Taijuan Walker is a confident guy. If you follow him on Twitter, you can see this on full display. His Twitter picture is him in a Mariners uniform. He revels in his success, retweets others that praise him, he exudes swagger. It's a good thing. His fearlessness is a trait scouts love, and he feels like he belongs at the highest level, even at his young age. Hunger, drive. Positive traits, and not just cliches for a player torching his way through the minors at 20 years old. In the middle of July, not long after Walker's promotion to Tacoma, he took a picture of Safeco, with the caption "#soon." This is where he wants to be.
After another start, it appeared that maybe he wasn't far off. Through Walker's first four starts with Tacoma, he posted a 0.84 ERA, striking out 21 batters in 21.1 innings, only allowing 14 hits. This led to another burst of confidence from Walker, where he tweeted out the following.
Challenge me!!— Taijuan Walker (@tai_walker) July 23, 2013
Why not? AAA had been cake for him so far. He looked to be every bit of the ace he'd been hyped to be, putting the results together with the tantalizing stuff and delivery in 2013. Maybe he wanted to be challenged at Words with Friends. Or FIFA 13. This isn't a criticism of Walker's Twitter behavior, it's an examination of what happened after the tweet, even though they could very easily not be connected.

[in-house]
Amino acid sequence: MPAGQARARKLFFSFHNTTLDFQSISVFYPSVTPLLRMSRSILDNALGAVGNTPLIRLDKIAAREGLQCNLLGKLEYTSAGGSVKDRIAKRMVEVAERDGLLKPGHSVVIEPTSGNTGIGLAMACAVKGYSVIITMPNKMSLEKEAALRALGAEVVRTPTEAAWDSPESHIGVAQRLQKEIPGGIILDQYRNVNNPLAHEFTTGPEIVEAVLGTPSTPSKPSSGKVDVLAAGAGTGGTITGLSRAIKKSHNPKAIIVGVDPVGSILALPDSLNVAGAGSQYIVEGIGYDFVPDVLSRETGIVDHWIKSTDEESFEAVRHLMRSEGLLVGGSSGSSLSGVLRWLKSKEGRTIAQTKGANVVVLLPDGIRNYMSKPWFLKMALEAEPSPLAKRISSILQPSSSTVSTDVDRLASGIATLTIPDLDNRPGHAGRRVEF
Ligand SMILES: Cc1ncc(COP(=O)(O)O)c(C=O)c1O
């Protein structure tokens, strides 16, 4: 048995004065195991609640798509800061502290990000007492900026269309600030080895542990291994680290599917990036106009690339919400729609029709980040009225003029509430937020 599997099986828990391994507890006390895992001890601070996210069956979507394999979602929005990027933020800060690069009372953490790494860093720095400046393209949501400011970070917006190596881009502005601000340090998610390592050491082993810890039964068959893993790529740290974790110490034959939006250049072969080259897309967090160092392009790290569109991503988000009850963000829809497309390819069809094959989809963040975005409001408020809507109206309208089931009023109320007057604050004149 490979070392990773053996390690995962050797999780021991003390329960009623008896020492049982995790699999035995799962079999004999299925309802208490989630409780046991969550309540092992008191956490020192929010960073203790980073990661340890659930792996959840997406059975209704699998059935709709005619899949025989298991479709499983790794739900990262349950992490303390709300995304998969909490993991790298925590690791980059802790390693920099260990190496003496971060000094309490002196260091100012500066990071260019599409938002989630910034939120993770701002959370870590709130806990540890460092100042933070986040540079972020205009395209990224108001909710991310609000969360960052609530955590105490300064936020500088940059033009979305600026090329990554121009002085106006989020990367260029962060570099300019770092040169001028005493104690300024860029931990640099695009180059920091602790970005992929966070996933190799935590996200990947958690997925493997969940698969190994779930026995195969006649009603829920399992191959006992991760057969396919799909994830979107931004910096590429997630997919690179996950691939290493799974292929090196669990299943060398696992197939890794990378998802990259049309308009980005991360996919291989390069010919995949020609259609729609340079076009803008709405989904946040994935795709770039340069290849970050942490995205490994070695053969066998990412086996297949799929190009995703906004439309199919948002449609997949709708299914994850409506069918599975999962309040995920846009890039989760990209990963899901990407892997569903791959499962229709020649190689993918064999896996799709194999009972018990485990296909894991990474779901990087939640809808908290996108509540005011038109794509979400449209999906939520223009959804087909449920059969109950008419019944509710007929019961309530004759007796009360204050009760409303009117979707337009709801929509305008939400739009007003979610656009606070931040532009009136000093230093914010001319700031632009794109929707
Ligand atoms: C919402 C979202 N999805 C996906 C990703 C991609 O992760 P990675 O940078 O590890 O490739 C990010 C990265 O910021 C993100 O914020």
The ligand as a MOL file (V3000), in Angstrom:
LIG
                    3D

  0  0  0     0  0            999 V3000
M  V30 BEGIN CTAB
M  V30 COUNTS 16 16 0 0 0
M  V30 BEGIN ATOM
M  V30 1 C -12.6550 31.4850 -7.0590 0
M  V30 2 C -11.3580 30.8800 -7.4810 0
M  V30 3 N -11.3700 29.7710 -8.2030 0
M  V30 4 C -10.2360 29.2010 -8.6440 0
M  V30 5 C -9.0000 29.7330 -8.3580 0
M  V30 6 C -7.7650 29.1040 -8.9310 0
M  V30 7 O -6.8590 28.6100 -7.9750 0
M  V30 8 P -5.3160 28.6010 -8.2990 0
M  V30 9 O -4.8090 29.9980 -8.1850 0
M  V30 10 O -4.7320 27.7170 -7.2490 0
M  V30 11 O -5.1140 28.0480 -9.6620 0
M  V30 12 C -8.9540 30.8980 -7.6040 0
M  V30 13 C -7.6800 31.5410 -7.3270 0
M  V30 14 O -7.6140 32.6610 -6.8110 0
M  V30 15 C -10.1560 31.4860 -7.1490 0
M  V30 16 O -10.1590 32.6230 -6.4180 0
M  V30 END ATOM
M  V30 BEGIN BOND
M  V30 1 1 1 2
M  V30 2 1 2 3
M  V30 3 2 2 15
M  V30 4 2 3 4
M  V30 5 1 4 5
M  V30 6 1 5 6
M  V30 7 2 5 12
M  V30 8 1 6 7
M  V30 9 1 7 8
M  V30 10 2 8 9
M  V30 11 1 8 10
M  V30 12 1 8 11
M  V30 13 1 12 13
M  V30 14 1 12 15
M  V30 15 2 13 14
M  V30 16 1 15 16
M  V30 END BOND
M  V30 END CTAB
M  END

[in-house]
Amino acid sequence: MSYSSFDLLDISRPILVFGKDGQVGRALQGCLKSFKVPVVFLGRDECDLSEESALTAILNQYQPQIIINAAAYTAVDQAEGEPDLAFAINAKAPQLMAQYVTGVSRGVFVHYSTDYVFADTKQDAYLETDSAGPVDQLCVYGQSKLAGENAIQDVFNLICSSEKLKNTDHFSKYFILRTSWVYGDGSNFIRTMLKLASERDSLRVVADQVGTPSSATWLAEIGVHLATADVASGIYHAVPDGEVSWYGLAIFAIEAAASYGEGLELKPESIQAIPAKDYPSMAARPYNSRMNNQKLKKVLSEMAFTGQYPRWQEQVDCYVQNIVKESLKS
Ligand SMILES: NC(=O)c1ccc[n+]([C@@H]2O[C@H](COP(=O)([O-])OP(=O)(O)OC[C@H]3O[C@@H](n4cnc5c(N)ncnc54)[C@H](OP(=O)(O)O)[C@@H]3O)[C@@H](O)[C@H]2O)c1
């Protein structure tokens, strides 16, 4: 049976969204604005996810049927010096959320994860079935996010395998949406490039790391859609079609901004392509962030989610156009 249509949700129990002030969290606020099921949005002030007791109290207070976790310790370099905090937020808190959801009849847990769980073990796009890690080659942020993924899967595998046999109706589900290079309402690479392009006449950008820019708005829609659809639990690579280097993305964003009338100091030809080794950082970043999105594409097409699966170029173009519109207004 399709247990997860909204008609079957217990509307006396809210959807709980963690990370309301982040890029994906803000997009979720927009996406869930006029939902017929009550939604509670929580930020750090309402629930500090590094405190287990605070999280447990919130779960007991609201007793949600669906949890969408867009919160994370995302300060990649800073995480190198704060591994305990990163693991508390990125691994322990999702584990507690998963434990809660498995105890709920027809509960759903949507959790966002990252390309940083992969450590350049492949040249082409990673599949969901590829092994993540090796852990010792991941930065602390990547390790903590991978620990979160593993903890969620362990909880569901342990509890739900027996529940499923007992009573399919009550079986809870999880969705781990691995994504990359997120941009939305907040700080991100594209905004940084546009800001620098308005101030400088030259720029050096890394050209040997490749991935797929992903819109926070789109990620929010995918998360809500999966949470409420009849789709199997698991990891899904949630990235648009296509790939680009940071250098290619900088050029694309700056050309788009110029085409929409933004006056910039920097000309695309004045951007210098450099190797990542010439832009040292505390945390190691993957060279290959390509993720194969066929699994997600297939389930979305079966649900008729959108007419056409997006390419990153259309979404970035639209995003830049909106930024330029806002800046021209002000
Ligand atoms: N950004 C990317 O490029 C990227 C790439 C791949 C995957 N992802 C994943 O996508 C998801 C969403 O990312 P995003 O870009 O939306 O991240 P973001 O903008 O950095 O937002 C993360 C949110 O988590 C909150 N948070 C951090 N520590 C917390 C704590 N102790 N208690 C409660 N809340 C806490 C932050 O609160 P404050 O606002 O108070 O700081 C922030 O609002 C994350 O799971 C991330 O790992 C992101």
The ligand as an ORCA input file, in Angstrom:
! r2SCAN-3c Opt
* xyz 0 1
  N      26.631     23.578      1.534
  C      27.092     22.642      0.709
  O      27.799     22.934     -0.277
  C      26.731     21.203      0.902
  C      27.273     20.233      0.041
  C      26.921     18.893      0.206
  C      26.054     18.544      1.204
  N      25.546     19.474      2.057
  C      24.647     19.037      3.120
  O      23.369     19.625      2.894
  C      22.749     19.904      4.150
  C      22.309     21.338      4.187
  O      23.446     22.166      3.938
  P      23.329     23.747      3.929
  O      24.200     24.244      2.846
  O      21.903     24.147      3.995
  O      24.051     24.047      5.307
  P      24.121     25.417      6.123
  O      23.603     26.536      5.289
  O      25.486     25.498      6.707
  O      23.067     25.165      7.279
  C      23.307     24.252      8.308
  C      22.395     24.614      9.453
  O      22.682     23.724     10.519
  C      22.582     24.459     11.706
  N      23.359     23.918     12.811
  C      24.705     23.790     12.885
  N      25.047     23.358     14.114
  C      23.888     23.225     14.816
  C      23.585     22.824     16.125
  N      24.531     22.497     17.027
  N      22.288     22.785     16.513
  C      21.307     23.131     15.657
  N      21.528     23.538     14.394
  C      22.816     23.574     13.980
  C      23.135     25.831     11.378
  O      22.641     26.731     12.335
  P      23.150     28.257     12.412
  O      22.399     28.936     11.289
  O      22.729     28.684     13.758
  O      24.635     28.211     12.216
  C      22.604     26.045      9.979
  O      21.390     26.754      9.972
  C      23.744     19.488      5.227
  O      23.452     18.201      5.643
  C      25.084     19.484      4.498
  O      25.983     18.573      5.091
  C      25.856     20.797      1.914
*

Whether Walker was tweeting in reference to his dominance or not, things have been a bit rocky for him lately. His start on Sunday lasted just 3.1 innings, allowing seven hits. Through his last three starts, Walker now has a 6.89 ERA, giving up a .928 OPS against. There's been some natural BABIP regression against him, but the strikeouts have been down a notch and there's an increase in extra base hits too.
Here's a closer look at the differences between the two levels, courtesy of Minor League Central.
There's no cause for concern. The FIP is virtually the same, and there's an obvious difference in BABIP. Walker has still allowed only two homers in 37 innings, and while he isn't going particularly deep into games, he's being handled with kiddy gloves. Even when Walker was dominating, the team held him to an average of 88 pitches a game. His walk rate hasn't changed. The strikeouts are down, but he's still striking out a batter per inning -- an expected drop facing a new batch of more experienced hitters in AAA.
Tacoma's in the last month of the season, and Walker is about to throw more innings than he did the year before, where he started to wear down as well, struggling after he hit 100 innings. The same threshold has been true in 2013. Walker is still 20 years old, at least until next week. He started the year as the youngest player in the Southern League, and now he's up to a much older league with plenty of players in their late 20s and 30s. Walker is going to be good, even if it takes a bit longer for him to arrive than he might like.